Cecilio Paniagua

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  • C Paniagua
  • Journal of the American Psychoanalytic…
  • 1991
Surface is a term often used in clinical theory, which seems to have eluded a reliable definition. Freud used the term mostly to denote the analysand's consciousness. This patient's surface does not always coincide with the data the analyst can observe, i.e., the clinical surface. It is proposed that clinical surface be understood, in contrast to other(More)
  • C Paniagua
  • The International journal of psycho-analysis
  • 2001
The author argues that although the topographical model is useful for understanding certain psychological phenomena, its technical applications pose certain problems. The model's inherent tendency to bypass the analysand's ego capacities and mix his or her associations with the analyst's own make it less than adequate. There has never been a rapid evolution(More)
  • C Paniagua
  • Journal of the American Psychoanalytic…
  • 1997
Little has been written on the analysand's failure to act in the session when some form of motoric reaction or behavior seems appropriate and expectable. This phenomenon is conceptualized as negative acting in. Several clinical vignettes are provided. The importance of analytic interventions at these moments of behavioral omission, the possible(More)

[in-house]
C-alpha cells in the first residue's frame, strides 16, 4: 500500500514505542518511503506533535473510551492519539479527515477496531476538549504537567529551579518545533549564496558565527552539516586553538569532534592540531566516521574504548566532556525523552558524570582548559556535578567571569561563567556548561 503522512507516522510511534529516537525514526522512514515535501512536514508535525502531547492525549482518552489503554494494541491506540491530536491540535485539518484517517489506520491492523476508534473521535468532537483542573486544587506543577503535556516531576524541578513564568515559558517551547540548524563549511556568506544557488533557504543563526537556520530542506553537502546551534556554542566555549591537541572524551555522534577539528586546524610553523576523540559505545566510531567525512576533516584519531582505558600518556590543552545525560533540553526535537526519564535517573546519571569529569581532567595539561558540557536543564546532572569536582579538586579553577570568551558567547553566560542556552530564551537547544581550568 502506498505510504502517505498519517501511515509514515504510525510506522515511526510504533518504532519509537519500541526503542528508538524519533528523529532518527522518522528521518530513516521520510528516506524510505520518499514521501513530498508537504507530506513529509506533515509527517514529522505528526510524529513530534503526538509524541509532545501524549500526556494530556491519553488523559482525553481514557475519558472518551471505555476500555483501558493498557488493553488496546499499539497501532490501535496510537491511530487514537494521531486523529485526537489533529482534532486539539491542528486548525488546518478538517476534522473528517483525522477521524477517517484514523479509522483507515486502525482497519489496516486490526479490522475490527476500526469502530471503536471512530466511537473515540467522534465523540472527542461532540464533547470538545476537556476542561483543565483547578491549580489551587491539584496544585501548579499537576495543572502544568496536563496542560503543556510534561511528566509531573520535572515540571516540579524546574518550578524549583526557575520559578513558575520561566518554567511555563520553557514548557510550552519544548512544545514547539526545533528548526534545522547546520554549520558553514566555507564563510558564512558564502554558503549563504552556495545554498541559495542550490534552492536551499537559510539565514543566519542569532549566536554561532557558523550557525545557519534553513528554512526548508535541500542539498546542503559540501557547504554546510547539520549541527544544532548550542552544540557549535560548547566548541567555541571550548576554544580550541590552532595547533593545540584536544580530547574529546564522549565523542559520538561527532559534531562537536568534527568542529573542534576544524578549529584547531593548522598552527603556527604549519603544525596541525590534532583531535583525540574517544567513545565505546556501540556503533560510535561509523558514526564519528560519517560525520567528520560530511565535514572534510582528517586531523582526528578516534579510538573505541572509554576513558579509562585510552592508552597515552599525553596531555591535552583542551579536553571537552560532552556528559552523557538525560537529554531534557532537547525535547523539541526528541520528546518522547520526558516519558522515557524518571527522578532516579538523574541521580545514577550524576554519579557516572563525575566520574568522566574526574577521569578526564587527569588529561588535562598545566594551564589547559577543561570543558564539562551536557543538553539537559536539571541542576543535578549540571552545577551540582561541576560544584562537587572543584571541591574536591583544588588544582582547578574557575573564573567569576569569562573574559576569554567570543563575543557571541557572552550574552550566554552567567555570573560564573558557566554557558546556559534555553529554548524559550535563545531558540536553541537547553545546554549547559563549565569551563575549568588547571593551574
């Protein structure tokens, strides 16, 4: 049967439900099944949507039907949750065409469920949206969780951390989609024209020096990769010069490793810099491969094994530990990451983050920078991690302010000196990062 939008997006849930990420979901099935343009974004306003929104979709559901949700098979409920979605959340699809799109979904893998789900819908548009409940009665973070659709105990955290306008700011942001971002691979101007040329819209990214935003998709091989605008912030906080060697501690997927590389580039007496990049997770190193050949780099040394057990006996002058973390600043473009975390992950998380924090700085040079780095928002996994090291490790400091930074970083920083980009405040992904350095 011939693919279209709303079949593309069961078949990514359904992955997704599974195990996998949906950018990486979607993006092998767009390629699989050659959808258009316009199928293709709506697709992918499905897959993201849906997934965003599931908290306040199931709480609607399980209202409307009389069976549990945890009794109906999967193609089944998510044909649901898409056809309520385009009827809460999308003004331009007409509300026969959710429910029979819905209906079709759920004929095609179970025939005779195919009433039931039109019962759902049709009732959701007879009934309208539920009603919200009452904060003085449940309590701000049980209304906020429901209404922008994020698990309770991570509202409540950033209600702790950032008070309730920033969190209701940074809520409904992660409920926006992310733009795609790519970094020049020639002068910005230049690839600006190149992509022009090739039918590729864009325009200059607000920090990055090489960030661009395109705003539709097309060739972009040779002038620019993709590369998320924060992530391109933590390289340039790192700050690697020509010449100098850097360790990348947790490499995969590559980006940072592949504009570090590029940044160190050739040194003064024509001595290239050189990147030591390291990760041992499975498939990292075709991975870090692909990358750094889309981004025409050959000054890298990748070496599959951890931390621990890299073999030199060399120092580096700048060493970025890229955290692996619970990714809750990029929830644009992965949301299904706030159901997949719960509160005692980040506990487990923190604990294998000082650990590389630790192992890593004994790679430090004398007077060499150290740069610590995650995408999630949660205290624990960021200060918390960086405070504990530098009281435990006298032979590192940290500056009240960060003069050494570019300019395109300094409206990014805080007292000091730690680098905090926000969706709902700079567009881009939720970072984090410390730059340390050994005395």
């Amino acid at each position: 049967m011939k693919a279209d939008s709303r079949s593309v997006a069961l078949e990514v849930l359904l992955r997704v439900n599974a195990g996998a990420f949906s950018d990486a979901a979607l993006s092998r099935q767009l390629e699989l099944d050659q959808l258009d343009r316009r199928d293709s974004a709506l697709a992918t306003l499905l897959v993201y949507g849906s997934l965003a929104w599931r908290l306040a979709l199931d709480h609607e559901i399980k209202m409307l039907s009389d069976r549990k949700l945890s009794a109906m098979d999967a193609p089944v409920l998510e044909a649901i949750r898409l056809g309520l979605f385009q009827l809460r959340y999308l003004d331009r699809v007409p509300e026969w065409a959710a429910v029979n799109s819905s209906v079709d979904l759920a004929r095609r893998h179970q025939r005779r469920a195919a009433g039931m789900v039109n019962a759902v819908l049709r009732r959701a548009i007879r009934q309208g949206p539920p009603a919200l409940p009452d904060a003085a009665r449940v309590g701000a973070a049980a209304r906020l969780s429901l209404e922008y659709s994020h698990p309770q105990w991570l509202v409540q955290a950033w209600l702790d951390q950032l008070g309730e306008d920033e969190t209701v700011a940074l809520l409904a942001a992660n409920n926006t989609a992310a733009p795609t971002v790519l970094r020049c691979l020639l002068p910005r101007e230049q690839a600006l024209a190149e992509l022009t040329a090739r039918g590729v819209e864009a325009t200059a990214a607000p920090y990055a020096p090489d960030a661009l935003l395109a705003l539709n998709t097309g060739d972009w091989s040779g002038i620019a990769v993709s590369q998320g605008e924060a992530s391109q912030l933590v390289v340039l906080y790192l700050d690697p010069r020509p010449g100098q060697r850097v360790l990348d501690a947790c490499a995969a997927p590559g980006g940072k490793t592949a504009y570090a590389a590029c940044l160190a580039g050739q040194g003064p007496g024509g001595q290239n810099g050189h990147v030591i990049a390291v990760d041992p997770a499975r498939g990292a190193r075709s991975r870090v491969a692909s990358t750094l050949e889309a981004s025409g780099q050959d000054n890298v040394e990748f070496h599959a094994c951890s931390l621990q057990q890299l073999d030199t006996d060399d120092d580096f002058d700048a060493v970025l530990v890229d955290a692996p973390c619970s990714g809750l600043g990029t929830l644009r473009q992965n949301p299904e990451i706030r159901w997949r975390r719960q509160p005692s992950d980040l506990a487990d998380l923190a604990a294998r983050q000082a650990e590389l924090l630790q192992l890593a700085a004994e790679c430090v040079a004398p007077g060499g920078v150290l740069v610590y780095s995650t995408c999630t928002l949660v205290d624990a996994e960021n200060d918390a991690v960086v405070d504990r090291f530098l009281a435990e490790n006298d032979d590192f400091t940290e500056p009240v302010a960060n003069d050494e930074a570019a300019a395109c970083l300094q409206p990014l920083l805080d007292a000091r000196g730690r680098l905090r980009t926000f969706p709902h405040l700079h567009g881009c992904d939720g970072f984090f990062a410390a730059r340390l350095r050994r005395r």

The author argues that the technical advances stemming from Freud's (1923) introduction of the structural theory permit a more naturalistic and specific approach to analyzing unconscious conflict, thus facilitating id analysis. The earlier topographical technique underestimated the role of suggestion; often, it entailed interference with patients' capacity(More)
This paper deals with what seems an insufficiently explored aspect of psychoanalytic practice: the ripple effect of a patient's evolution on the present and future of his or her significant others. Clinical vignettes are provided to illustrate patients' influence on relatives; patients acting as therapists; psychoanalysis by proxy; the ripple effect in(More)
  • C Paniagua
  • Journal of the American Psychoanalytic…
  • 1982
The mind uses analogies in order to understand the unknown. The utilization of these is explored in Freud's writings and in science in general. Analogies can be metaphorical (figurative) or isomorphic (literal); the latter are used in the induction of scientific hypotheses. The distinction between these two forms of comparing can be ambiguous. The(More)
  • C Paniagua
  • The International journal of psycho-analysis
  • 1998
Acting in' is a term that has not met with much success in the psychoanalytic literature. The literature has focused mainly on quite dramatic forms of acting during sessions rather than on subtler and more common forms of intraclinical acting. Zeligs (1957) gave the term 'acting in' a surprisingly restrictive denotation. A redefinition is suggested,(More)